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The exact value of the **geometric series** with ratio $x$ is well-known and easy to derive:

which converges for $|x|<1$. Recently I’ve been playing around with a similar type of series whose summand decreases *almost* geometrically, but with a twist. For example, consider the following series:

where $\alpha$ is some positive real constant, and the $\lfloor \cdot \rfloor$ denotes the floor or “greatest integer” function. When $\alpha\in \mathbb N$, this simply reduces to a geometric series, because $\lfloor \alpha n\rfloor = \alpha n$ when $\alpha$ is a natural number. Similarly, when $\alpha\in\mathbb Q$, it’s not quite a geometric series, but it can be reduced to a constant times a geometric series with a bit of casework. However, when $\alpha$ is irrational, this series is frustratingly difficult to calculate, and I haven’t been able to compute in closed-form a single non-trivial series of this form with $\alpha\notin \mathbb Q$ and $x\ne 0$.

Despite this difficulty, I’ve managed to come up with some interesting non-trivial identities relating series of this form to other series involving the expression $\lfloor \alpha n\rfloor$, which I’ll derive in this post.

The sequence of terms $x,x^2,x^4,x^5,...$ is not quite geometric, because the sequence of exponents $1,2,4,5,...$ doesn’t increase by the same value each time. In particular, the finite differences of this sequence are $+1,+2,+1,+1,+2,...$. The finite differences aren’t *constant*, but they *are* periodic, which allows us to rewrite the series in the following form by grouping sets of 3 consecutive terms together and factoring:

or, equivalently,

The infinite series in parentheses on the RHS *is* a geometric series, and we may evaluate it readily using our formula for the sum of a geometric series. This yields the following closed form formula for our series:

We can easily generalize this technique for $\alpha=p/q$ an arbitrary positive rational number in simplest form (that is, such that $p,q$ are coprime). In this case, we will be able to factor the sum in the following way:

where the polynomial $P(x)$ is given by the partial sum

Using our formula for the geometric series again, we may deduce the following:

Piece of cake! Now, why can’t we apply a similar factoring trick when $\alpha$ is irrational? The problem is that the exponent $\lfloor pn/q\rfloor$ increases by the same amount whenever $n$ increases by $+q$, meaning that although the terms do not decreasing geometrically, the groups consisting of $q$ consecutive terms *do* decrease geometrically. But the finite differences of $\lfloor \alpha n\rfloor$ behave erratically (i.e. aperiodically) when $\alpha$ is irrational, making factoring impossible. For instance, here are the numbers $\lfloor n\sqrt{2}\rfloor$ and their finite differences:

More on these sequences in a moment.

The Rayleigh Theorem allows us to prove one interesting identity involving the series we considered earlier. Let’s consider this series as a function of $\alpha$ and $x$, defined as follows:

We know that the Beatty Sequences $\lfloor \alpha^{-1}n\rfloor$ and $\lfloor (1-\alpha)^{-1} n\rfloor$ form a partition of the natural numbers, by the Rayleigh Theorem. This means that

Because every natural number appears in exactly one of the two sequences, each of the terms $x^n$ with $n\in\mathbb N$ appears exactly once in the sum of the two series, turning it into a simple geometric series. We may write this identity as a functional equation of $A$:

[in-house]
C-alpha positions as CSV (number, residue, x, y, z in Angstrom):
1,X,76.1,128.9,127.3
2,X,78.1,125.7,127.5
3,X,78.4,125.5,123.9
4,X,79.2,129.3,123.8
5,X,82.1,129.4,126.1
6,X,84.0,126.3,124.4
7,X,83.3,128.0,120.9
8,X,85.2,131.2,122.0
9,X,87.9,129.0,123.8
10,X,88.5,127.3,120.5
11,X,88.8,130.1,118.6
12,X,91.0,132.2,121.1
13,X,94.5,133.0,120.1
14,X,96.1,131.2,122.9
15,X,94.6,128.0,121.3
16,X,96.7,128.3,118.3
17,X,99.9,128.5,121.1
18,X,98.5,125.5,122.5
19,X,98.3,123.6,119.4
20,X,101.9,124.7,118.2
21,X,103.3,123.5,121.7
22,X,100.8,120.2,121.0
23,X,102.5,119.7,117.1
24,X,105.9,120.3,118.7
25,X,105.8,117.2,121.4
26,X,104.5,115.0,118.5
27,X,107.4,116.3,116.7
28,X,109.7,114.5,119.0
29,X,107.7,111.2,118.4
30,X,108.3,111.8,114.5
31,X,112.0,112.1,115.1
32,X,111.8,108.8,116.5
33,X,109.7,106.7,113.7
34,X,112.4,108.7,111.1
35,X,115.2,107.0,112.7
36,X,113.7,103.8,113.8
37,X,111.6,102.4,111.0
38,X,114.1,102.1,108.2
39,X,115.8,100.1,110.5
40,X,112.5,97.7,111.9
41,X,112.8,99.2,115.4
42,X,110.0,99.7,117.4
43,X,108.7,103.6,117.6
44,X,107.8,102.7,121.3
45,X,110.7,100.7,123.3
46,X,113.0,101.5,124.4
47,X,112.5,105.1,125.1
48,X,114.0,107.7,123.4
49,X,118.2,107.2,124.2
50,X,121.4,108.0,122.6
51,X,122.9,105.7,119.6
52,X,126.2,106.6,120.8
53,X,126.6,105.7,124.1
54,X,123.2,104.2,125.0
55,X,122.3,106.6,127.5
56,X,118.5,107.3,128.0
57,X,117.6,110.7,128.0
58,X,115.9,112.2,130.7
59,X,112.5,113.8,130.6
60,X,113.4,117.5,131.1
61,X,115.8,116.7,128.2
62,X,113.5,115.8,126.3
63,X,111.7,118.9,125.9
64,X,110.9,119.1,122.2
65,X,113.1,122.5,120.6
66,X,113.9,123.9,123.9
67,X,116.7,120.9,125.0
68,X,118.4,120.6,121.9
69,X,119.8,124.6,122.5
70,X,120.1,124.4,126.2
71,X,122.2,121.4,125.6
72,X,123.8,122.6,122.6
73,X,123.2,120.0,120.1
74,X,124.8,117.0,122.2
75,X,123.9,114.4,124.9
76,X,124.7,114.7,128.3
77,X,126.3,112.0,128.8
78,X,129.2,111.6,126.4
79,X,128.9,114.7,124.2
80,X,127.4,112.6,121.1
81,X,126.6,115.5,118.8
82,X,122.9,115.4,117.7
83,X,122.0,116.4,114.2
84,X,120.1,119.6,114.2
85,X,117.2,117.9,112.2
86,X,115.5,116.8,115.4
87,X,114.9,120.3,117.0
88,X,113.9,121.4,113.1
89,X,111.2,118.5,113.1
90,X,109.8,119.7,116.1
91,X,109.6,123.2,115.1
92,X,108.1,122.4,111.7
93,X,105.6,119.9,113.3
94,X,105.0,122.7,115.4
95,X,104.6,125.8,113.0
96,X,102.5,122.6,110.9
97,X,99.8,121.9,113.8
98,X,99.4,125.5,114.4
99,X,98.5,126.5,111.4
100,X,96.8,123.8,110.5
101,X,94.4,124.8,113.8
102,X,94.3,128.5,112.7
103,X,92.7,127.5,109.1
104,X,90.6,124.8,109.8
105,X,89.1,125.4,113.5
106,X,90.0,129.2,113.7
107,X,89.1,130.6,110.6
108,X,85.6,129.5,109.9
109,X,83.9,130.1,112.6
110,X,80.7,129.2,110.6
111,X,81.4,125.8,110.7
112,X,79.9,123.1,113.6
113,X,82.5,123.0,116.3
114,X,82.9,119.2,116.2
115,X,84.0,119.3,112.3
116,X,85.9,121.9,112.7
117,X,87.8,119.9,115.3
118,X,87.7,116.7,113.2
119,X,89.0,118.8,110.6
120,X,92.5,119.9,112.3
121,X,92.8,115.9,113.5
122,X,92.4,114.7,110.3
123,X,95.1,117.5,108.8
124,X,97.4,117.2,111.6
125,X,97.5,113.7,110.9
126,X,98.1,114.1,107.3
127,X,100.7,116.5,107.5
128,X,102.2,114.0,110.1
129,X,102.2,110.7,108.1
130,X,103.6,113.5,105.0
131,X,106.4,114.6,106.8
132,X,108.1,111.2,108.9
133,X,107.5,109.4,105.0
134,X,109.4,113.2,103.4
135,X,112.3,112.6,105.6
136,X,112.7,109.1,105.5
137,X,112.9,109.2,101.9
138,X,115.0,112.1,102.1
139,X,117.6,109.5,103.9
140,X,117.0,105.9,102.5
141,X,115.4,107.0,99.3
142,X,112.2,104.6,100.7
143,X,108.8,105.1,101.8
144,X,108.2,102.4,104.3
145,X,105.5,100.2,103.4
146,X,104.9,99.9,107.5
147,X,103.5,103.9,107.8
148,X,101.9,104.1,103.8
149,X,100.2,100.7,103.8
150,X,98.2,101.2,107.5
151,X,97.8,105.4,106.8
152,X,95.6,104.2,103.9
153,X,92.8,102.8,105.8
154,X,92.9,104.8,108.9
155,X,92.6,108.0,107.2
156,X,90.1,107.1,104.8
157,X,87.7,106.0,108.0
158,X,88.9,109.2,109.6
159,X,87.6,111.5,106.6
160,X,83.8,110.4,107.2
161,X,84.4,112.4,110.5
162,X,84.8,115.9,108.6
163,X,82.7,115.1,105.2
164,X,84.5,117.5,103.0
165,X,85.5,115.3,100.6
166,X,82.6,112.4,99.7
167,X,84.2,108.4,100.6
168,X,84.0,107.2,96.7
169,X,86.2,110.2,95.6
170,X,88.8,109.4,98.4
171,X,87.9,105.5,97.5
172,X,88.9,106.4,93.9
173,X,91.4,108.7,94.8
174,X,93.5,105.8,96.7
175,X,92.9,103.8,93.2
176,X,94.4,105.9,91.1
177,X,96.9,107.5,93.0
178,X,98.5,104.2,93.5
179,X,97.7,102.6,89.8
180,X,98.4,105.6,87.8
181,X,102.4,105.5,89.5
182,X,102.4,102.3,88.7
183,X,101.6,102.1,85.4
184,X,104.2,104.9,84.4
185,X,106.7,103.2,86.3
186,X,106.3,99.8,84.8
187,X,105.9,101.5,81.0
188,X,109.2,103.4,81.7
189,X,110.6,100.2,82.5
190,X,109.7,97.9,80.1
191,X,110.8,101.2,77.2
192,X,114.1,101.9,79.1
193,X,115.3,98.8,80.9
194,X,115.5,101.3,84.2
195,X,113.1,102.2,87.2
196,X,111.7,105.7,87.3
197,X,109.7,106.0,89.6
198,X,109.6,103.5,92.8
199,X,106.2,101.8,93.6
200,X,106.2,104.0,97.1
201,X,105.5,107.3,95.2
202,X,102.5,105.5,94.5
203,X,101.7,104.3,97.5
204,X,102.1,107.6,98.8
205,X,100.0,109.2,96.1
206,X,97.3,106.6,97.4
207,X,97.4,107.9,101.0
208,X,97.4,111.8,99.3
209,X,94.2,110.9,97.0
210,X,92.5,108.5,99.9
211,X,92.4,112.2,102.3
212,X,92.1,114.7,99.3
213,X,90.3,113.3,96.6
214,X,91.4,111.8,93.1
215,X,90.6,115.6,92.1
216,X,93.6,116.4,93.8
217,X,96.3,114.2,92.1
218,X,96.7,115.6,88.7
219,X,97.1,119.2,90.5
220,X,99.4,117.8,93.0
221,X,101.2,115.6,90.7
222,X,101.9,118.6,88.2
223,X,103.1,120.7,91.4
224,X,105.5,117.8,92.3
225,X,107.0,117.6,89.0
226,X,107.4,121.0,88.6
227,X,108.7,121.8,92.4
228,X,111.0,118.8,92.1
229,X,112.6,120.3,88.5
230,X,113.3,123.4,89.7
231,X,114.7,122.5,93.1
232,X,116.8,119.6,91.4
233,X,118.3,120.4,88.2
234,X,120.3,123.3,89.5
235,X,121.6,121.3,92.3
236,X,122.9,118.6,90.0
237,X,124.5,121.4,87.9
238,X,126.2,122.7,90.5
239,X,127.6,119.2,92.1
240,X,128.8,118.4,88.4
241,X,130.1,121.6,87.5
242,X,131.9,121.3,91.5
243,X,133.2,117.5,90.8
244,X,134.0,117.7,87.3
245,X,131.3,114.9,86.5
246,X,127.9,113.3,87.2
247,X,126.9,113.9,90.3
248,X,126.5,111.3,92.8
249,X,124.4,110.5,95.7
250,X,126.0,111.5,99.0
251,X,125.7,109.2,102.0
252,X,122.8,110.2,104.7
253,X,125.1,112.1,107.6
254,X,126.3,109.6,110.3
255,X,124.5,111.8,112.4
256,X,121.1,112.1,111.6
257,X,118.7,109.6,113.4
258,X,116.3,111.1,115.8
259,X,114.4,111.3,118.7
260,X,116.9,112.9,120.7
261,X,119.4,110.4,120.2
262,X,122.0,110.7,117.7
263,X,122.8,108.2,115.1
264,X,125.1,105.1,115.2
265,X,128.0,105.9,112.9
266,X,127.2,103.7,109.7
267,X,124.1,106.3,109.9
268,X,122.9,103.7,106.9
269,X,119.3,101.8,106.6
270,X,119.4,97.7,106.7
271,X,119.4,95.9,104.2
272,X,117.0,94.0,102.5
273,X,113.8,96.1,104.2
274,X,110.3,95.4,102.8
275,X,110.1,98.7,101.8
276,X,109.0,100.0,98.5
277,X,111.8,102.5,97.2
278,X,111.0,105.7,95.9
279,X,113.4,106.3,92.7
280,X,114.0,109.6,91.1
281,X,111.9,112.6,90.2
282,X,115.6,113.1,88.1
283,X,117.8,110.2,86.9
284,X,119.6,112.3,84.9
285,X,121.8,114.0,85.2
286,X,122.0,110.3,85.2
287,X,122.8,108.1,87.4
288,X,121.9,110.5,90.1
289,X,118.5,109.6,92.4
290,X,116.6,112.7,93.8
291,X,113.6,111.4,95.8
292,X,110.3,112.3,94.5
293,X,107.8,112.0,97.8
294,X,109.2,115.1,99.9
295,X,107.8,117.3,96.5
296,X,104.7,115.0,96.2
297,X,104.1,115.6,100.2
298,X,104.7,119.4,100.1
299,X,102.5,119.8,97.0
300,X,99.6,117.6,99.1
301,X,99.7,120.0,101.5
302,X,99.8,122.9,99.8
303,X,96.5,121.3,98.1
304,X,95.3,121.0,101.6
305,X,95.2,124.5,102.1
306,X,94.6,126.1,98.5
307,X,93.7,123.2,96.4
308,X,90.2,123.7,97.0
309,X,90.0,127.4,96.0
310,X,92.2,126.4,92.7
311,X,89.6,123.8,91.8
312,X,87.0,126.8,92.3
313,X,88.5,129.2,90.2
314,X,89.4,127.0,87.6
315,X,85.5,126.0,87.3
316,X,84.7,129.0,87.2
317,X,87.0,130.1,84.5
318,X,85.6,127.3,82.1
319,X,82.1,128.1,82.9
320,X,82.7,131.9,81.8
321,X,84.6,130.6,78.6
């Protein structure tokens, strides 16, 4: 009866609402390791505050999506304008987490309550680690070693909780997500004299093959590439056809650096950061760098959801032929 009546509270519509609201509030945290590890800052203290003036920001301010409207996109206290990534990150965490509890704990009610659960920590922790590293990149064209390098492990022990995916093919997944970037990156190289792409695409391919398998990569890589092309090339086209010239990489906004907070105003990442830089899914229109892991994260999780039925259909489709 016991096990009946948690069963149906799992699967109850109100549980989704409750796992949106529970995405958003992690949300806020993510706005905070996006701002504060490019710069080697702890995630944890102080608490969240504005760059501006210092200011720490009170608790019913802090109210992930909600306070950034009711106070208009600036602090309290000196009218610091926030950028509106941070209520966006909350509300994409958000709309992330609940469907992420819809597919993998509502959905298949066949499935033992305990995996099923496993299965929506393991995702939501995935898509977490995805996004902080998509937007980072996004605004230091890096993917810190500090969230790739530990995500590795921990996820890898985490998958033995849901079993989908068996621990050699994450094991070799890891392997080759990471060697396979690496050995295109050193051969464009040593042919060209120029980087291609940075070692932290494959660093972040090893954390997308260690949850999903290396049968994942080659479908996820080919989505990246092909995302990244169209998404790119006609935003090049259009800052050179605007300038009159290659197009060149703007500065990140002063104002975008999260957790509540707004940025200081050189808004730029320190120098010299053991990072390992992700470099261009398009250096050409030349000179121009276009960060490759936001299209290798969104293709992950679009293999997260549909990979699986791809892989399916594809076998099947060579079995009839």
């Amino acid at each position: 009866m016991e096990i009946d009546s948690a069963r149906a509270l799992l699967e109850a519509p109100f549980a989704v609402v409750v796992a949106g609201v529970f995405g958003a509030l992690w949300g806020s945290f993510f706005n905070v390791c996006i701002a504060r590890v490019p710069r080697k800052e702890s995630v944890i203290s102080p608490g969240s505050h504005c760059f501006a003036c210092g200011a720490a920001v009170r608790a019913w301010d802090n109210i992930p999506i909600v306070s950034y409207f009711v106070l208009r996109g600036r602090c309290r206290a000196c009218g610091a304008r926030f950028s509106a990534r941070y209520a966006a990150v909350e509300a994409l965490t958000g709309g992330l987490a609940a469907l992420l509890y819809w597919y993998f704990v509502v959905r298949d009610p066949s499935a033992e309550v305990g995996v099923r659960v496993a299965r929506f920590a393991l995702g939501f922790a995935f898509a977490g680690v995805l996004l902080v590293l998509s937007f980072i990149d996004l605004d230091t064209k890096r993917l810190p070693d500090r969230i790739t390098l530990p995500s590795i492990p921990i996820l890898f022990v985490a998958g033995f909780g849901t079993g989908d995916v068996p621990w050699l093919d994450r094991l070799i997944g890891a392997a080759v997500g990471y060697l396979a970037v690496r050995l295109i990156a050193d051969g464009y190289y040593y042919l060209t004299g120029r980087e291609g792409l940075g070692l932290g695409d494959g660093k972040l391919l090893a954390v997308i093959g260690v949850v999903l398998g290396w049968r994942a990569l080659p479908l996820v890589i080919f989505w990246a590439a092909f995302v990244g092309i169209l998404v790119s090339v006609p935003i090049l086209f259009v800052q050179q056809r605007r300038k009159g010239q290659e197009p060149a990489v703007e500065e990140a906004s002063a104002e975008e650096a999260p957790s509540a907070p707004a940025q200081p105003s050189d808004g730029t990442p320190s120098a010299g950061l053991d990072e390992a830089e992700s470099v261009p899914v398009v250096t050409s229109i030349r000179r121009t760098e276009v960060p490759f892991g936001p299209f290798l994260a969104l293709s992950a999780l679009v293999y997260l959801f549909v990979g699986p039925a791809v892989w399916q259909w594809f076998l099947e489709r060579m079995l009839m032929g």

Other cool identities of similar series can be proven using the properties of Beatty Sequences that we’ve listed so far, such as the following:

Try to prove this as an exercise if you want, but we’ll prove it later using a totally different (and, in my opinion, much more powerful) technique.

The floor function $\alpha\mapsto \lfloor \alpha\rfloor$ is often referred to as a “staircase function” because its graph consists of a sequence of horizontal line segments (each of which contains its leftmost endpoint, but not its rightmost). This function has zero slope everywhere, but it increases by means of discontinuous “jumps” that occur at integer arguments. Note that

which is just another way of saying that the floor function has unit-sized “jumps” at the integers and no jumps elsewhere. Not only does it have no other discontinuous “jumps”, but it is also flat everywhere else (i.e. it has zero derivative, or zero slope, or is constant in between its “jumps”).

The graph of the function $\alpha\mapsto \lfloor\alpha n\rfloor$ also looks like a staircase, but with shorter steps (the line segments in this graph have length $1/n$, instead of unit length). The discontinuous unit “jumps” of this function occur not when $\alpha$ is an integer, but when $\alpha$ is an integer multiple of $1/n$.

Finally, consider the function $\alpha\mapsto x^{\lfloor \alpha n\rfloor}$. Again, this function has discontinuous jumps when $n$ is an integer multiple of $1/n$, but these jumps are not necessarily of unit size. Instead, we have

Finally, we are in a good position to consider the function that we defined earlier:

Consider $A$ as a function of varying $\alpha$, with $x$ held constant. The term $x^{\lfloor n\alpha\rfloor}$ has a “jump” discontinuity at the integer multiples of $1/n$, meaning that this infinite sum has jump discontinuities at all integer multiples of $1/n$ where $n$ is any natural number. In other words, $A$ has a jump discontinuity at *every rational value* $\alpha=p/q$! Can we figure out how much it “jumps” by as $\alpha$ increases from $p/q-h$ to $p/q$, for small $h$?

Well, we know that at $\alpha=p/q$, the term $x^{\lfloor \alpha n\rfloor}$ has a jump discontinuity if and only if $\alpha$ is a multiple of $1/n$. This is true if and only if $n$ is a multiple of $q$, or $n=qk$ for some integer $k$. If we denote the “jump” of $A$ at $\alpha=p/q$ as $\Delta A(p/q,x)$, this allows us to conclude that